A warning

The Bible says a lot about rich people, and most of it isn’t pleasant. For some reason I find myself wanting to skip over these passages, or—if I pay any attention to them at all—explain why they don’t really mean what they say . . . or why they don’t apply to me or the people I’m teaching.

Could it have something to do with the fact that—because I have access to clean drinking water and plenty of food—I’m in the top echelons of the world population?

Is that why I was tempted to skip this passage?

That’s probably the best explanation.

Here’s one of the Bible’s strongest warnings against the rich:

Come now, you rich, weep and howl for the miseries that are coming upon you. Your riches have rotted and your garments are moth-eaten. Your gold and silver have corroded, and their corrosion will be evidence against you and will eat your flesh like fire. You have laid up treasure in the last days. Behold, the wages of the laborers who mowed your fields, which you kept back by fraud, are crying out against you, and the cries of the harvesters have reached the ears of the Lord of hosts. You have lived on the earth in luxury and in self-indulgence. You have fattened your hearts in a day of slaughter. You have condemned and murdered the righteous person. He does not resist you (James 5:1-6).

Here’s the caveat you’re expecting: James isn’t teaching that rich Christians are inherently living outside of God’s will. It seems clear he was addressing some specific sins in his audience. They were using their money and the position it gave them to mistreat people who were beneath them on the socio-economic scale.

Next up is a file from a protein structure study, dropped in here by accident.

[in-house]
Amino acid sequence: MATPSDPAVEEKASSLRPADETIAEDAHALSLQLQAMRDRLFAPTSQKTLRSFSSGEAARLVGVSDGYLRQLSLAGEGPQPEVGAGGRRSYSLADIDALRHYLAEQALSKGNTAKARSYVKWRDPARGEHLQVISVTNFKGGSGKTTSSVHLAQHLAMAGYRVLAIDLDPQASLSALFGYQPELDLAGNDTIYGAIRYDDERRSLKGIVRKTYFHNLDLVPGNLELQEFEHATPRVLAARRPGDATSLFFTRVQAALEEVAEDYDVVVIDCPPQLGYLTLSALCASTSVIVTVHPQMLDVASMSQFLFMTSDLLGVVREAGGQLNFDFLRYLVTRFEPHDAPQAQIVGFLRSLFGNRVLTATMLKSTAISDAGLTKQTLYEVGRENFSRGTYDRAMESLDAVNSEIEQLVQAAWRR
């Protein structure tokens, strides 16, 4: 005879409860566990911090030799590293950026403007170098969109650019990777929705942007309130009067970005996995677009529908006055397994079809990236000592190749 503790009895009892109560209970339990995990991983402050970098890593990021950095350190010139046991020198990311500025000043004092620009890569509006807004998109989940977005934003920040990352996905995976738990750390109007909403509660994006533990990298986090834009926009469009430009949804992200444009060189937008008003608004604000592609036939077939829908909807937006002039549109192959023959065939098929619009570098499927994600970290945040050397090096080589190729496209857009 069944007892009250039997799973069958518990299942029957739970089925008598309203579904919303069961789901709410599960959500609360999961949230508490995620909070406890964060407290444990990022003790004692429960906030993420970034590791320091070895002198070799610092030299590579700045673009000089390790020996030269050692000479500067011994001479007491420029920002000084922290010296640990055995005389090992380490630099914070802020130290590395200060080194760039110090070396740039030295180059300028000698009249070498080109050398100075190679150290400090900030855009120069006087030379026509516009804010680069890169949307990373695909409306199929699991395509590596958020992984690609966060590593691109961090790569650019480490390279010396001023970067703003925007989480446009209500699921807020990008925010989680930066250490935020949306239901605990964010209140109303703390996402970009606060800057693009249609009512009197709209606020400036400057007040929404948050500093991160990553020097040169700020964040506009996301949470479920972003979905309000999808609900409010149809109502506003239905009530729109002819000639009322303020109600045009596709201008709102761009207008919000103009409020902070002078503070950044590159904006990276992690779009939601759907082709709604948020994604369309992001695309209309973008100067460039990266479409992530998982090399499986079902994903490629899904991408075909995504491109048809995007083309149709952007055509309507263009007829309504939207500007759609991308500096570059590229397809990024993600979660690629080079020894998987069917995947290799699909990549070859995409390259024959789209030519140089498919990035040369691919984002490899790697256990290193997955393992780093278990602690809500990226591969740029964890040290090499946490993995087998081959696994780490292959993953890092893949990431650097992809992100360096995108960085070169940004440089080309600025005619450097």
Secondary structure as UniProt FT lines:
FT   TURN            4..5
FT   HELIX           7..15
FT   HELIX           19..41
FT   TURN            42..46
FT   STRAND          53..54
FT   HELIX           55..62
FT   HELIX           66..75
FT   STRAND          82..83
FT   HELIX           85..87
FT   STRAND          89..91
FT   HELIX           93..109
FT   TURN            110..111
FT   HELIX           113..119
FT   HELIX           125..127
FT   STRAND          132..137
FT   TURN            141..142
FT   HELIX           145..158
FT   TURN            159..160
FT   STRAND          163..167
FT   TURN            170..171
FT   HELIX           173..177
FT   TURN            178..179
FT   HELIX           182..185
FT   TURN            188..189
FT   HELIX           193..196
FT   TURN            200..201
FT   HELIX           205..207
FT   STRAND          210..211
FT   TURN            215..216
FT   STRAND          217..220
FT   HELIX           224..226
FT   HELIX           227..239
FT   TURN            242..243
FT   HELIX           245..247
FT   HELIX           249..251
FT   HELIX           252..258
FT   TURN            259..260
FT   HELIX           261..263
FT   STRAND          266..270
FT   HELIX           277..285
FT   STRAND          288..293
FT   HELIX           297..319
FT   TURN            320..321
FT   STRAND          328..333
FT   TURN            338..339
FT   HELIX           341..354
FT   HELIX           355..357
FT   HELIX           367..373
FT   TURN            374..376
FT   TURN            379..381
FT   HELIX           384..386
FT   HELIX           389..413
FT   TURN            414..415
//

With that caveat aside, however, James reflects a principle that’s consistent in every Bible warning about money: having it brings some very dangerous temptations.

That’s why Jesus told the rich ruler to sell what he had and give the money to the poor.

That’s why the villain of one of his stories was a rich man (in the Lazarus story) who wasn’t guilty of anything overtly “bad” (as far as the text is concerned).

That’s why he condemned a man who made the seemingly wise business decision of replacing his storage buildings with bigger ones.

And that’s probably why we ought to listen carefully to what he says about our money. Having things can cause us to think we’re above other people. It can take our eyes off Jesus. It can lead us to put our trust in it instead of in God. It can cause us to mistreat people to our advantage (as with James’s readers).

In short, it can become a god to us.

So let’s read James carefully and resist the temptation to apply this to the guy at work who “really ought to listen” or the ultra-rich entrepreneur we know.

There’s a pretty good chance we’ve been tempted to let our stuff take our eyes off the Savior. —Chuck


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